Museum of Ontario Archaeology in London

Experience: Environmental Science and Sustainability 1021G (at Huron)

Most university learning takes place inside the classroom, but I recently went on a field trip to the Museum of Ontario Archeology in London, Ontario for my first-year Environmental Science course at Huron College and found the site visit to be a wonderfully enriching experience. The field trip expanded on a focus in our course on the symbiotic relationship between early ancestors and their environment. In class, we had been examining environmental changes and the subsequent impact they had on early cultures, as well as cultural changes that, in turn, impacted the environment. The museum highlighted the dynamic nature of this relationship through its historical documentation of the various eras of human development including the hunter-gatherer era, the agricultural revolution, and the industrial revolution.

This real-life learning provided an opportunity to connect the past to the present

Informed guides explained that the museum’s purpose is to bring history to life through the study, display, and interpretation of the human occupation of Southwestern Ontario over the past 13,000 years; as part of our visit, we explored a preserved longhouse, as well as had an opportunity to learn about the early technology developed by its inhabitants. It was positively fascinating to stand inside the longhouse, as well as see and touch recovered artifacts such as animal bones that were once used as needles to sew together animal hides. Seeing these structures and tools made me appreciate the great level of ingenuity and skill possessed by earlier people in the region.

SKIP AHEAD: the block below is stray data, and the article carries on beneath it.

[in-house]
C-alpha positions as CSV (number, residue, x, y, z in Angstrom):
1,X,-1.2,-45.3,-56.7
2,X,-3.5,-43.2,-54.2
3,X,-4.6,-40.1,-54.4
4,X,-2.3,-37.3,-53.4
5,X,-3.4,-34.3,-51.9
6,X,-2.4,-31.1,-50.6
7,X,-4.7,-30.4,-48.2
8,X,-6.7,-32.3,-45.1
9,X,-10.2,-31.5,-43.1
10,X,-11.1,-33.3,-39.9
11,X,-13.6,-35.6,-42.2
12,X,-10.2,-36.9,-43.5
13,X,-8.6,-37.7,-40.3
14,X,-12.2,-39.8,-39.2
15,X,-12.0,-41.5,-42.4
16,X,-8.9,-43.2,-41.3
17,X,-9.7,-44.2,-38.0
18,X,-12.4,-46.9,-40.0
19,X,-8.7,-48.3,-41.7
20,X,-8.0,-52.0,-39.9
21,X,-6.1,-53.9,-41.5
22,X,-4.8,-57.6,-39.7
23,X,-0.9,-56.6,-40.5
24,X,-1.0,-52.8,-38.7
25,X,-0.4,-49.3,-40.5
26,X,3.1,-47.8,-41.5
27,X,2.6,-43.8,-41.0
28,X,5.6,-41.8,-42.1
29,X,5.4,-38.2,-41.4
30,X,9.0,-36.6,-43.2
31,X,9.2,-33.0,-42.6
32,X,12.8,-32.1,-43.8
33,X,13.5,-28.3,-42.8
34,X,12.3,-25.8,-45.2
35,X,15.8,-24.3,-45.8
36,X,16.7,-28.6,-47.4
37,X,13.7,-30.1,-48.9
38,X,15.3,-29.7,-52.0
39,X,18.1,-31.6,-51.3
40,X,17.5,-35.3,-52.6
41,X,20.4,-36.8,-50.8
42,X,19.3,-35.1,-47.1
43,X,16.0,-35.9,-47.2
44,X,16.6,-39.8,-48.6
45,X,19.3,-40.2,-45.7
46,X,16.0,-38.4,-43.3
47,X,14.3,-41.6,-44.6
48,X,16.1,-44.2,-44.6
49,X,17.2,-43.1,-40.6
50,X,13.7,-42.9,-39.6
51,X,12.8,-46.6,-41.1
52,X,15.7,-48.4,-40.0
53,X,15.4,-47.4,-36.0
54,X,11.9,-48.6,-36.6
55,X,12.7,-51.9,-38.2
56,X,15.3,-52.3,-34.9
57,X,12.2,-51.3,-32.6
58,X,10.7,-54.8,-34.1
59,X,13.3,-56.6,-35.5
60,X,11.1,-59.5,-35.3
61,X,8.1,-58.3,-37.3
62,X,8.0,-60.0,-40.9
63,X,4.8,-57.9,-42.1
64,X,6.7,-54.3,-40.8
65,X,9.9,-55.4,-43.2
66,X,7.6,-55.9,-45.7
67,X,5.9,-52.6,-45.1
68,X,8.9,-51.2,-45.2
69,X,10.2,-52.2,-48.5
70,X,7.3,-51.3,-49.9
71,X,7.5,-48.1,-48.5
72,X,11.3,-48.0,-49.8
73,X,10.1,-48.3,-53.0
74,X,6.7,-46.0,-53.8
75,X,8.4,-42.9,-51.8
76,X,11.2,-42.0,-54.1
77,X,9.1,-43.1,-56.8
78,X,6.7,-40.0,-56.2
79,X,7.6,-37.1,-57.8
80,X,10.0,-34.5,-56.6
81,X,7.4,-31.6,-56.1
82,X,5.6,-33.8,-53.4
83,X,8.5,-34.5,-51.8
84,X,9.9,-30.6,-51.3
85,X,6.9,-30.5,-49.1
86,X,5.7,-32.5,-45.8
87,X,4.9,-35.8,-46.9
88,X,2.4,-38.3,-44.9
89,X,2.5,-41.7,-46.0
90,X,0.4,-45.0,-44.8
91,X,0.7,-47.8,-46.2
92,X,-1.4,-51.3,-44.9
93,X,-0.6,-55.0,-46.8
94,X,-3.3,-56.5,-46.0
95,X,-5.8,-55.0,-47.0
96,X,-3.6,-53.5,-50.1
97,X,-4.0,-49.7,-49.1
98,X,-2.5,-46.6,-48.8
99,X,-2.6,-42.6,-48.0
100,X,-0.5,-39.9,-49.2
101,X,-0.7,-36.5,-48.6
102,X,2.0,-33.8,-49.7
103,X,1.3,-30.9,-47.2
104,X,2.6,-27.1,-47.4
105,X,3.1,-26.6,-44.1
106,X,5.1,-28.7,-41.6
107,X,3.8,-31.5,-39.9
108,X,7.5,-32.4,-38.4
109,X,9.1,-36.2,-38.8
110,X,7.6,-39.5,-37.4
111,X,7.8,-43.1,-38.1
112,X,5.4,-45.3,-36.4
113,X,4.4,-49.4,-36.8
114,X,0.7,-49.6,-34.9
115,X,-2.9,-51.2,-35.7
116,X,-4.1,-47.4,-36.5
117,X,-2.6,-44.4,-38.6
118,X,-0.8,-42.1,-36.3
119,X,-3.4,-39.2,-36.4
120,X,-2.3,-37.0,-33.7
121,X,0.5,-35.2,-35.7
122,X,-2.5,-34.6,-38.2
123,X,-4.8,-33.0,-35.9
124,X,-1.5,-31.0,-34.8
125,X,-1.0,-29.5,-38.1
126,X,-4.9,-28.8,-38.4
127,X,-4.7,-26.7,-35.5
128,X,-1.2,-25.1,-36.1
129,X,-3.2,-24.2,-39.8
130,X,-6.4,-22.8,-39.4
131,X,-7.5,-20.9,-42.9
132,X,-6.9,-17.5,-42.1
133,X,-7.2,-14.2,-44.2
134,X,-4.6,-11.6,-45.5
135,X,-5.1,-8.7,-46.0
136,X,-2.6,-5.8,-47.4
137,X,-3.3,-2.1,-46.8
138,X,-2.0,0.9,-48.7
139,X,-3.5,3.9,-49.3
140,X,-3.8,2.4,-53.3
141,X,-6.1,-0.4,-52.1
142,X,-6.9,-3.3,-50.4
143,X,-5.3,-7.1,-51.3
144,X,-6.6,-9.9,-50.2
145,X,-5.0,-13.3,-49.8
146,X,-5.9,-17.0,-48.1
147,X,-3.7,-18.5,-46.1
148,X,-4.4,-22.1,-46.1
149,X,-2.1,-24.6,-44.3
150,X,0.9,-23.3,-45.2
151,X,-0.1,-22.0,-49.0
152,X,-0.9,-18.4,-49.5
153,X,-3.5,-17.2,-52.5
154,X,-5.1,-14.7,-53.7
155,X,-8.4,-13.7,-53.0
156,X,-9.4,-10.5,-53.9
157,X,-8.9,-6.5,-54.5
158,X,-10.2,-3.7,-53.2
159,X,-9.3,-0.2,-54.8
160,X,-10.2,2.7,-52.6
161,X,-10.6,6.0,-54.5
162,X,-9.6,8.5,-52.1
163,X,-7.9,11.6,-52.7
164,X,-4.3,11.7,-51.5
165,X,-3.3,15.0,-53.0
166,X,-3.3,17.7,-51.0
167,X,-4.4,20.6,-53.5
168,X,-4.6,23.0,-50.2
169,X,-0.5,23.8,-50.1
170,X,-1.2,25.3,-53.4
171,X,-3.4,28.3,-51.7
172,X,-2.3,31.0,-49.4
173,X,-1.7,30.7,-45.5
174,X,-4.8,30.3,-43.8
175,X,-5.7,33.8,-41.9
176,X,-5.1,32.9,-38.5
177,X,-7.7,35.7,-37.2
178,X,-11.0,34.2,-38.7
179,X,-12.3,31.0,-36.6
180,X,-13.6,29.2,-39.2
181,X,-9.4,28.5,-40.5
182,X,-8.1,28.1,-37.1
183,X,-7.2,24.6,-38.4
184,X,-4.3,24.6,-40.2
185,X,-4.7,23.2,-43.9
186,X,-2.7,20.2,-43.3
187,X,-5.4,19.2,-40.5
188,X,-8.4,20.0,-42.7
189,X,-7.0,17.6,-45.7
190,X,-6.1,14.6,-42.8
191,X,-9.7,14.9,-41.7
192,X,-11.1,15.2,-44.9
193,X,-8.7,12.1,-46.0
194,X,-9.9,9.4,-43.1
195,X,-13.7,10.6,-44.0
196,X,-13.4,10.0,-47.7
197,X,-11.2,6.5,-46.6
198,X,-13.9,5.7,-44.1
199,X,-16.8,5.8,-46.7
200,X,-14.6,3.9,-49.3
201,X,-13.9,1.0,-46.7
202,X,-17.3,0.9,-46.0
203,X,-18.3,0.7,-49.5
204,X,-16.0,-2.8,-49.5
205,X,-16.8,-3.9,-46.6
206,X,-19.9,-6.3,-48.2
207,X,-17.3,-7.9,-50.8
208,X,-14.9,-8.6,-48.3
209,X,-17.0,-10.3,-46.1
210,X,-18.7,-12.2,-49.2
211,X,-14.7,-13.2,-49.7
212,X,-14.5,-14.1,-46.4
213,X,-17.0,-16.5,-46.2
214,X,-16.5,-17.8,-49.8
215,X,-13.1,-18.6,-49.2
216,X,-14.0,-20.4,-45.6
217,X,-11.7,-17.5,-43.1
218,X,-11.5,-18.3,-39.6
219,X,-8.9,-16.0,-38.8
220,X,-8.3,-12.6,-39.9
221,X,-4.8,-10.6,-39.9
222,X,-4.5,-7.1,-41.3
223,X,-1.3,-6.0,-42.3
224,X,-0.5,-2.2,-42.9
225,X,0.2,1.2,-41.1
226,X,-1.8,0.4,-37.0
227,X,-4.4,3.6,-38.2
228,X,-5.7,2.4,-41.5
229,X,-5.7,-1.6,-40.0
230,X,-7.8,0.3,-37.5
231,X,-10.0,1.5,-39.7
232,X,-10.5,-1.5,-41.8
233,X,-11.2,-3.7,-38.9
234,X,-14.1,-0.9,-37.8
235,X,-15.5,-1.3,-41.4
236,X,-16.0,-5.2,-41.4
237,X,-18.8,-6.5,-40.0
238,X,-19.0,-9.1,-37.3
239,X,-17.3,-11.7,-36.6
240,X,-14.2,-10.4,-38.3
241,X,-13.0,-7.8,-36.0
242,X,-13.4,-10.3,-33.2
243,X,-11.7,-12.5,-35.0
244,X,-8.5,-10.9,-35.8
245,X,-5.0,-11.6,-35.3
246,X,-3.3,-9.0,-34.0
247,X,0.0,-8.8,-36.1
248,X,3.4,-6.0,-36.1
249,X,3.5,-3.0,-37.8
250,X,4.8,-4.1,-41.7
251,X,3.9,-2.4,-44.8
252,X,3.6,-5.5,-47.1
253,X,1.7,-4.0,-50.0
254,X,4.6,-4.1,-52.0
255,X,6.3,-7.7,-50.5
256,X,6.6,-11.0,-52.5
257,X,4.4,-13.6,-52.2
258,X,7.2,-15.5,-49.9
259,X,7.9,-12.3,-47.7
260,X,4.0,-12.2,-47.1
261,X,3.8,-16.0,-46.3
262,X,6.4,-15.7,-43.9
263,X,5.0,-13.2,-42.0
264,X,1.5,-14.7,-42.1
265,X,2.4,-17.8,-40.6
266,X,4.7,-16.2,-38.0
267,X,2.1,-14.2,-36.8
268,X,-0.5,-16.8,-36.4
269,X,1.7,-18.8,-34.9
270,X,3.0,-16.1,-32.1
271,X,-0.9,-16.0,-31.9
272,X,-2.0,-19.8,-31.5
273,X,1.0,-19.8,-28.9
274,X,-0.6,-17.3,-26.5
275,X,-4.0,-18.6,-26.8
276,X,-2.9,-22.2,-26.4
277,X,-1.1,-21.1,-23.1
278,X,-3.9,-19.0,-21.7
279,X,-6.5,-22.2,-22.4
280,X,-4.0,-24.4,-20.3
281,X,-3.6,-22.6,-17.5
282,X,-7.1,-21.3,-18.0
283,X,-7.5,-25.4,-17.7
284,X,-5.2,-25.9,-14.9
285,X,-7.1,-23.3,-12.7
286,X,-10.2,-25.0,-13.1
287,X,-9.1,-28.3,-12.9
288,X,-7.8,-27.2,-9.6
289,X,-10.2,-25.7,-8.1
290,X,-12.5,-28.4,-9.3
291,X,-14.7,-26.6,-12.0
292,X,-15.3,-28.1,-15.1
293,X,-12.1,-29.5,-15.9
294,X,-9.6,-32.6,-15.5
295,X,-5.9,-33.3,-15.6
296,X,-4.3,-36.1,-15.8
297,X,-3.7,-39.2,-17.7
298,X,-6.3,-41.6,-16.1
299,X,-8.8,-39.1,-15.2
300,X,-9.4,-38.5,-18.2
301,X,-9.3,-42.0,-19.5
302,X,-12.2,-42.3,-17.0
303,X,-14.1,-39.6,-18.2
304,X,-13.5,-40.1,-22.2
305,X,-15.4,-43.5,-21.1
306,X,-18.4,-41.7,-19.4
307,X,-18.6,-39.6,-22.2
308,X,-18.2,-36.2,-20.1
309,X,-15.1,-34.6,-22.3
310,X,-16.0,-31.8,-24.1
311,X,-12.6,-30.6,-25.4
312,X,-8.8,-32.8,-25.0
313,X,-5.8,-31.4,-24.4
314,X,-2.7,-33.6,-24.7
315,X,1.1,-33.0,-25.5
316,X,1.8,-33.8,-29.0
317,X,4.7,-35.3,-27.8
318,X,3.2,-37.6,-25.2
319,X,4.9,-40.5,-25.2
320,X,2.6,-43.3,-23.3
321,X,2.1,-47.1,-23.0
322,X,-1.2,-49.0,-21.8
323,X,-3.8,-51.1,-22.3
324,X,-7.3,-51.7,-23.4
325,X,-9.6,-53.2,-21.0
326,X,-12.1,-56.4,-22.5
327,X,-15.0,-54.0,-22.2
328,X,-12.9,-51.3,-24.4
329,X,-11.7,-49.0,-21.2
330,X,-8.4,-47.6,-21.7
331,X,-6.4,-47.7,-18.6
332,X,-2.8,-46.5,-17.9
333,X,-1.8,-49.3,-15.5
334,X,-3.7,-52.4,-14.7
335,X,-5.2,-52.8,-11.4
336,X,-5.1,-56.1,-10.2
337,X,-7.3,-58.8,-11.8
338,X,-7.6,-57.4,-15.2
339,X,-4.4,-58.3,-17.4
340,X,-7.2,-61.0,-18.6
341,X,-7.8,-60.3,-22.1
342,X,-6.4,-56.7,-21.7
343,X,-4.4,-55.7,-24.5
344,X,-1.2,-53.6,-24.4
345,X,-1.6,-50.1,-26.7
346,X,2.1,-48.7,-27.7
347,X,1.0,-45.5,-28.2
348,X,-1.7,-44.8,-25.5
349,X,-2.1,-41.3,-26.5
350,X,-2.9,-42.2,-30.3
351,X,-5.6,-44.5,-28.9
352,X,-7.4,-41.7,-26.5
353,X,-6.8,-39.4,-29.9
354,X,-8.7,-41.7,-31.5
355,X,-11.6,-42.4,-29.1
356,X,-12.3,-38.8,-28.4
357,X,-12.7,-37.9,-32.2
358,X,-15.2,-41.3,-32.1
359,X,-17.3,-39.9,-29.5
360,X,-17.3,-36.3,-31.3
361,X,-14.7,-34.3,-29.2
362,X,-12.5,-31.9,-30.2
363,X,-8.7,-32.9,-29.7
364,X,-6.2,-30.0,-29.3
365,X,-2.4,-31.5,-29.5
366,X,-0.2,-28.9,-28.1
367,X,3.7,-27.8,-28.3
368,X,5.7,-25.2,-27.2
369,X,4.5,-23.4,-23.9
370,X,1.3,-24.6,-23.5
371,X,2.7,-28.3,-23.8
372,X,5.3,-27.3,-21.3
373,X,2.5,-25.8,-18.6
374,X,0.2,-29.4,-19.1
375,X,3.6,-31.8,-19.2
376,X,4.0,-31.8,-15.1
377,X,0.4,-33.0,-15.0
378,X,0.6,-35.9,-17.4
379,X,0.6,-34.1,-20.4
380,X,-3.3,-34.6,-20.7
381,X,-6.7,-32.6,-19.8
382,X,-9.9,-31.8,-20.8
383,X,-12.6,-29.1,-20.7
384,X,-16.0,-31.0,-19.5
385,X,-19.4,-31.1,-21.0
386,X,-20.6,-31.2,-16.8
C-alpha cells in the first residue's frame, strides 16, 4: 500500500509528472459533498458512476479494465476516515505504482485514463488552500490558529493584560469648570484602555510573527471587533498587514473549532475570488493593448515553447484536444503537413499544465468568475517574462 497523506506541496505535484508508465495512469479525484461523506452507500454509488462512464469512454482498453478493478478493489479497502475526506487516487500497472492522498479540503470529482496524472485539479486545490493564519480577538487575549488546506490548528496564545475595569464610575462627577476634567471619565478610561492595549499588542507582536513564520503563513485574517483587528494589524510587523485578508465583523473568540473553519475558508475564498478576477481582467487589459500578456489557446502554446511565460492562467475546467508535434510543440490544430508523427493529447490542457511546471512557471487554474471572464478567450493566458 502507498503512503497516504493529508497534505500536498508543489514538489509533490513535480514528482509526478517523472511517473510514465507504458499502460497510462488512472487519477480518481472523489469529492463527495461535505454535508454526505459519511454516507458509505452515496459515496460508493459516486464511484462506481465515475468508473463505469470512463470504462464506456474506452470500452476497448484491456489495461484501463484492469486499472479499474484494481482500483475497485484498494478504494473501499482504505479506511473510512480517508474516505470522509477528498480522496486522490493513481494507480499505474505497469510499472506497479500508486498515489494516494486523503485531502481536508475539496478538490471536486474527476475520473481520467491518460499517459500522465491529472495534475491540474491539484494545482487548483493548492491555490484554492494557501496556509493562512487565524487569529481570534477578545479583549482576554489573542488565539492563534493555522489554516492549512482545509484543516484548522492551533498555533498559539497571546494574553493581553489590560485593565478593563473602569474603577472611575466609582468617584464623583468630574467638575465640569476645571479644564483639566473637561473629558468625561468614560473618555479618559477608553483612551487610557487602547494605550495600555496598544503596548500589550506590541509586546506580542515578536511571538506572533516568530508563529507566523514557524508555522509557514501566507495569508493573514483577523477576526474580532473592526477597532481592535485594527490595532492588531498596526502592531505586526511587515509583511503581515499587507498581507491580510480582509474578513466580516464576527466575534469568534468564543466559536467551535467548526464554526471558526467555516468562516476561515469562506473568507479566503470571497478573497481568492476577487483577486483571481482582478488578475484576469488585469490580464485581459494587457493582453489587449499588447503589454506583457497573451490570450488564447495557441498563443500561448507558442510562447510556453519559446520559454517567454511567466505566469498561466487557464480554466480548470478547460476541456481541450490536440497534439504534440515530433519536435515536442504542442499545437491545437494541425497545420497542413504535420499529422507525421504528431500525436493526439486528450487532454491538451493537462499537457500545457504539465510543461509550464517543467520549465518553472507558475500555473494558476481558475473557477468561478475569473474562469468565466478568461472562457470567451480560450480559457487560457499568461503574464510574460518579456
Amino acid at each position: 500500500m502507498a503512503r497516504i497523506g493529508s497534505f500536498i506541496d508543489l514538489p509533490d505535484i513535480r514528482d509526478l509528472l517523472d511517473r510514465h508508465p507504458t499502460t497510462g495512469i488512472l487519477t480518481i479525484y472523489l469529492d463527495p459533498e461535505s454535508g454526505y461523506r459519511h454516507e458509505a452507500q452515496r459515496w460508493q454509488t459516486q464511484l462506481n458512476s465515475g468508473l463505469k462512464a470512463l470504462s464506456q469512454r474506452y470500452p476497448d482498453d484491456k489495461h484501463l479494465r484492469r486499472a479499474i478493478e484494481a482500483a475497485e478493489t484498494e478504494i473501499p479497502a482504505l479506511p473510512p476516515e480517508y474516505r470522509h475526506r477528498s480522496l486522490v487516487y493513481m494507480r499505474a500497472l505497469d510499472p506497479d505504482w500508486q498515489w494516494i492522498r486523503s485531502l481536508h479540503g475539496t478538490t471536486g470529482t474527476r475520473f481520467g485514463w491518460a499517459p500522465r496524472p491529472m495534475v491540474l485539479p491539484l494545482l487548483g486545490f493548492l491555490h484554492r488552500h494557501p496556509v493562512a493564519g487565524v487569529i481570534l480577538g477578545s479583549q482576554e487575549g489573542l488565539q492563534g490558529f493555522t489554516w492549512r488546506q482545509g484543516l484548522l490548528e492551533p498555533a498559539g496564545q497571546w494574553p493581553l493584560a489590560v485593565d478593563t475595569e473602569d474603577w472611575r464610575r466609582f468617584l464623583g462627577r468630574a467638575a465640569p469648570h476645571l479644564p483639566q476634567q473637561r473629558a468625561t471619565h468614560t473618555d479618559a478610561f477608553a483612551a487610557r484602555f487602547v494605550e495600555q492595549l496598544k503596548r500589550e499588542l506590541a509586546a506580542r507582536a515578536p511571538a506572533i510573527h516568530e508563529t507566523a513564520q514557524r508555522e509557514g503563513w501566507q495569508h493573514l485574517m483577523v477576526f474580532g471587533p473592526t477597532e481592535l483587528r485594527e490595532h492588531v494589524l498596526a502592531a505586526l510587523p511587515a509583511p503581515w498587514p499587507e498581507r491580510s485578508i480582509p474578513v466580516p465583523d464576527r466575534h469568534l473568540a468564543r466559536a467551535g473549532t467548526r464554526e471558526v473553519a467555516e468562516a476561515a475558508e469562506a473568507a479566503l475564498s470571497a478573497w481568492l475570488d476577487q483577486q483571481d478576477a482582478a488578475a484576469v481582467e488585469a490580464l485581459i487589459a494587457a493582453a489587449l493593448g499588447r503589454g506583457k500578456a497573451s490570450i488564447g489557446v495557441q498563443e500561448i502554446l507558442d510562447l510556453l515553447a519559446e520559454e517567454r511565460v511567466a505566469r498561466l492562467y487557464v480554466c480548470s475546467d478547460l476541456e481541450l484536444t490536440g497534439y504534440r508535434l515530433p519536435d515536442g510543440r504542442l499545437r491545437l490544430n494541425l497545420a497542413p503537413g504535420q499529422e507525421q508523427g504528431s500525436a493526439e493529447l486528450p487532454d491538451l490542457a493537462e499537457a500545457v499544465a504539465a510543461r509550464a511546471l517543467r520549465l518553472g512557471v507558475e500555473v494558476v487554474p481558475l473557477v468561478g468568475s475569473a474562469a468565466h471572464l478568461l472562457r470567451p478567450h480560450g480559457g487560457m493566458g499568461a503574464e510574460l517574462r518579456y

Not only was the museum visit valuable in furthering my knowledge about an earlier historical time and its people, but it was especially helpful in bringing the content of the Environmental Science course to life through the exploration of tangible objects and materials. This real-life learning provided an opportunity to connect the past to the present, as well as to connect the classroom to the world it studies and illuminates.